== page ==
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The Corona crisis is a social crisis

Human lives are in danger because of years of cuts to hospitals, while companies are promised lower taxes. Die Linke sets out an action program to strengthen the structures of solidarity


Resolution of the Die LINKE Party Executive Committee, 16 March 2020

Thousands are infected with the corona virus (SARS-CoV-2) in Germany. So far (as on 14 March) there have been eight deaths. Although this development was foreseeable, the federal government has taken insufficient measures to effectively protect the population. Instead, it hesitated and shifted responsibility to the federal states, municipalities and individuals. The lung disease COVID-19 is not equally dangerous for everyone. But it can be fatal, especially for the elderly, the chronically ill and other high-risk groups.


We are now tasting the bitter fruits of years and years of cuts to hospitals and more than a hundred thousand nursing staff are missing relative to what is needed. In other countries, you can already see what is happening: hospitals are overworked, nursing staff are exhausted, material is too scarce, decisions have to be made about who can be ventilated and who cannot. The CDU health minister Spahn has responded by suspending the minimum staff levels, making the situation even worse for the nurses.


An economic crisis looms, fuelled by the anxiety and restrictions that the corona virus has set in motion. The European Central Bank wants to save banks again, the federal government promises companies tax cuts. It wants to invest 3.1 billion euros in the infrastructure. That is far too little! What is needed now is an investment package and measures that protect people, and help those whose health and very lives are threatened by the crisis.


The corona virus reveals the current state of our society: the halt on spending (debt brake) is endangering human lives because there are not enough staff in the hospitals. Doctors and nurses have to decide who they can treat and who they can't. Employees go to work sick because they cannot be absent. In contrast to cultural events and soccer games, production cannot be halted. Older people who are poor and live alone are having to look after themselves and cannot afford not to leave the house. Many fear for their health - and for their existence. The virus hits the weakest hardest.


Therefore, it is now necessary to raise awareness of the dangers of the pandemic without fermenting or buying into panic. We can only master this challenge together and in solidarity.


Corona can help us decide what kind of society we live in: are social divisions widening, or will we do the right thing and focus on people and strengthen the structures of solidarity?


I. We need an action program immediately:


1. Strengthen the health system:

  • At least 100,000 nursing staff are needed in hospitals and geriatric care. We need an immediate program that pays an extra 500 euros a month to all nurses, as well as those who return to work – we need to mobilise the reserves, vastly improve working conditions and protect the health of nurses and patients

  • Nursing and health professions are often female. The proportion of personnel in the health and social sector with children in need of care is almost twice as high compared to the total population. At the moment when school and day care center closures become necessary, this staff is missing in hospitals and doctor's offices. Emergency structures for the care of children whose parents work in the care and health sector urgently need to be set up.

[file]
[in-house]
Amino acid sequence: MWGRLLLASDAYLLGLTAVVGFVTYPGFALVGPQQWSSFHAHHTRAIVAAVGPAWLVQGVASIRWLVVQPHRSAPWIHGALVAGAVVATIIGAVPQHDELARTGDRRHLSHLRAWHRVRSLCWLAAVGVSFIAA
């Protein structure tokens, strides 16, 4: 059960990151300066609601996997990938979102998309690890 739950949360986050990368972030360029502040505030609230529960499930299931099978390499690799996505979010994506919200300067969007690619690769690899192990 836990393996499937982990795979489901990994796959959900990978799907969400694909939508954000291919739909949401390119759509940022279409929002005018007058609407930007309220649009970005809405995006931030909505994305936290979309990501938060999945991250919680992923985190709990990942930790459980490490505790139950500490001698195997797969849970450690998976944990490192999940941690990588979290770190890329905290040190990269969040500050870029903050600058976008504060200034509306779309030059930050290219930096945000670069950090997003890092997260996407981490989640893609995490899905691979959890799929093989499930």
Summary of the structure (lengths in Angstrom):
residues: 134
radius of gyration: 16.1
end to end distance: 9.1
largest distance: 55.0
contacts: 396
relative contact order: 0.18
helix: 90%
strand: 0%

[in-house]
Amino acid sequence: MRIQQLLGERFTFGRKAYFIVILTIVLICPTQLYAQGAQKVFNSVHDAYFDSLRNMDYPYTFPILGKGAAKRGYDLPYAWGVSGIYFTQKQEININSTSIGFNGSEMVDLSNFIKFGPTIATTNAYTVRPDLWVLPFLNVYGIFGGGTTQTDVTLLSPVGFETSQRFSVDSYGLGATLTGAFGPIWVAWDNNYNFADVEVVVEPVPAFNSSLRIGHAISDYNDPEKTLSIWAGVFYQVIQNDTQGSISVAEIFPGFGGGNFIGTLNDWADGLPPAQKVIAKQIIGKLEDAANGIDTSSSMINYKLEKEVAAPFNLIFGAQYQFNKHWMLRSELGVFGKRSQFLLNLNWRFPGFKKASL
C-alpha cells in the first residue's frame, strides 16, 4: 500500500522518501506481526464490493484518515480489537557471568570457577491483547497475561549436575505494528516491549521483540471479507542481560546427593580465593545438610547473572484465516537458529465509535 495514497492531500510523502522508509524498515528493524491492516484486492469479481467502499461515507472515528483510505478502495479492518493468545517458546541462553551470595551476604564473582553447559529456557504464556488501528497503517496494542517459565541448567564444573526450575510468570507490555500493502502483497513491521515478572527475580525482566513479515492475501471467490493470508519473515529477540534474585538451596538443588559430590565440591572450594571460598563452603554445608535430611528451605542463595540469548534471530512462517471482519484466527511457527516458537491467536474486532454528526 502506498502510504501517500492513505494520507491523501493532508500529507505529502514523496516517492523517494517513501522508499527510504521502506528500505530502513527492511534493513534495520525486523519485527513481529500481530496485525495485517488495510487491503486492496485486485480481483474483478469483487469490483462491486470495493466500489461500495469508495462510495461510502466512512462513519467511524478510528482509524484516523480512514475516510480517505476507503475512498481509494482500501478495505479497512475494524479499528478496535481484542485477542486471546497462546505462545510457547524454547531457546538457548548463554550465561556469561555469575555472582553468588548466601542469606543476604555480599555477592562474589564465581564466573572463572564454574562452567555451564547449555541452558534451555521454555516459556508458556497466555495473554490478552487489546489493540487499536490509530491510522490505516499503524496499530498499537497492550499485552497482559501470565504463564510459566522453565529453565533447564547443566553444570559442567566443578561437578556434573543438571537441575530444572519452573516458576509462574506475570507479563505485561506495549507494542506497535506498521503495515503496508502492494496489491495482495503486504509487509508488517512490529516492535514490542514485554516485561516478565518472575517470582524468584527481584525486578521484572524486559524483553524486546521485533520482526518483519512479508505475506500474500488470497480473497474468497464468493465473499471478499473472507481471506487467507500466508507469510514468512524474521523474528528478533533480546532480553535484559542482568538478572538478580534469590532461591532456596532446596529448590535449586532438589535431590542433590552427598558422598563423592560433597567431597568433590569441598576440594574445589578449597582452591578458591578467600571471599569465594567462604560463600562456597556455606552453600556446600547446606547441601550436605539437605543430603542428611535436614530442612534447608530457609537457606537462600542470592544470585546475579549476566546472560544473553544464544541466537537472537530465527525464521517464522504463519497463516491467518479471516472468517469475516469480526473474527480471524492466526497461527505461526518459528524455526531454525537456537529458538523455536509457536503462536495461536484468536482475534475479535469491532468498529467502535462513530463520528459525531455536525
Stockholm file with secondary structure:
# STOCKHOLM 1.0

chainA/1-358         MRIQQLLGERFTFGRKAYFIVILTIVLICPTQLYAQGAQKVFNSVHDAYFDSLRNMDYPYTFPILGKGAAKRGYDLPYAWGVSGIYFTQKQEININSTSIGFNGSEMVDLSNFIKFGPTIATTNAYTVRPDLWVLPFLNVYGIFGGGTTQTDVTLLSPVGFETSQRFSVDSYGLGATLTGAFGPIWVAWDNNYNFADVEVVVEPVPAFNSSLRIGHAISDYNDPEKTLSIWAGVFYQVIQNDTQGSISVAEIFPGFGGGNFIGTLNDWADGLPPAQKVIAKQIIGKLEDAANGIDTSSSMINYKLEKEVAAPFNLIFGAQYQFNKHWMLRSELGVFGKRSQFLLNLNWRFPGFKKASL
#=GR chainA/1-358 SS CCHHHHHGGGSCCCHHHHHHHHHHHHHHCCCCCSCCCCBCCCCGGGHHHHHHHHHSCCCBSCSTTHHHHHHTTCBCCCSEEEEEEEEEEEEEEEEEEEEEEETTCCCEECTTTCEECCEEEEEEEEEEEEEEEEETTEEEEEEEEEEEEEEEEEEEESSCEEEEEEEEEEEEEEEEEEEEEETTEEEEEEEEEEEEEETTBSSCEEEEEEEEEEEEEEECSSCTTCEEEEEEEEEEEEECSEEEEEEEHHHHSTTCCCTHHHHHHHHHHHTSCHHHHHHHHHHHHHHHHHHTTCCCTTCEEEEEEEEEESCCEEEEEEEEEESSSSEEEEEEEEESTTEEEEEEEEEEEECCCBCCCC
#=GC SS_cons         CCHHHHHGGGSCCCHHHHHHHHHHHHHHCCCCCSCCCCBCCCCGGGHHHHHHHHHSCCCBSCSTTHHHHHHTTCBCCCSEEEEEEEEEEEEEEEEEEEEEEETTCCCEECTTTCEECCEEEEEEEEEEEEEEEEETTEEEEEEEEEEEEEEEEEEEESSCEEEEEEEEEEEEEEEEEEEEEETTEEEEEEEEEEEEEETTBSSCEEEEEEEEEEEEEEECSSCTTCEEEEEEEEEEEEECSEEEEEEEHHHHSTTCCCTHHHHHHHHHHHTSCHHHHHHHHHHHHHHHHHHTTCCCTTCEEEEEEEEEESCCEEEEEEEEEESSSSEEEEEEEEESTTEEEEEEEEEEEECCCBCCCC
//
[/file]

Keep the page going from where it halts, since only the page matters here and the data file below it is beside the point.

• In addition, the coordination and merging of data must be improved so that, in an emergency, available ventilation places and the availability of additional medical personnel are possible. We propose, as has already been done in some federal states, to voluntarily register medical personnel (doctors, retired doctors, nurses, medical assistants, laboratory staff, medical students from the 5th semester). This requires central crisis coordination at the federal level.


2. Protect health


Public health services and offices need to be strengthened immediately. The federal government has to come to an agreement with municipalities and states, contribute to better equipment and take action against the shortage of staff.


There must be more corona tests available and they must be free. Medical personnel in particular must be tested extensively and regularly. Events that are not absolutely necessary must be canceled. Social distancing must be possible for everyone, without disadvantages.


All citizens, but especially workers, must be informed about health risks across the board.


3. Nobody must fall through the cracks: we need financial guarantees for people in precarious situations, for the self-employed and for small businesses.


In handicrafts, in the cultural sector, gastronomy, in retail and nursing: in many areas people fear for their health and livelihood. Easier access to short-term benefits is not enough. Determined government measures are needed. Lost wages and income must be ensured by the state. At the same time, employees in supermarkets and the groceries sector in particular must be protected. Companies and employers must provide their employees with disinfectants and latex gloves.


Nobody loses their job, nobody has to go to work sick. That is the best economic aid. Fines must be imposed on companies that do not immediately send sick employees home and do not take measures to protect their employees. Nurses and medical personnel are particularly at risk. During the SARS epidemic, 20 percent of those who died were members of these professions. They need special protection.


The cancellation of trade fairs, festivals and major events puts many, especially smaller, companies on the brink of bankruptcy. The pandemic can cause enormous economic difficulties for solo self-employed people, cultural enterprises, workers in the creative industries, trade fair stand builders and craftsmen. Here, practical help and financial guarantees are needed. We propose a “pandemic bridging allowance” for everyone whose income is at risk from the pandemic. The usual rules under the Hartz IV system (social security/dole), according to which everything saved, including your own pension, must be used up before drawing any further money from the government, are a brutal hit for many.


As an immediate measure, the means test on property, savings and assets must therefore be suspended for the duration of the pandemic when applying for basic security.

As an immediate measure, interest-free and long-term loans must be issued for solo self-employed and micro-enterprises that are threatened in their monthly existence by loss of income during the pandemic, even if they have assets tied up in their company.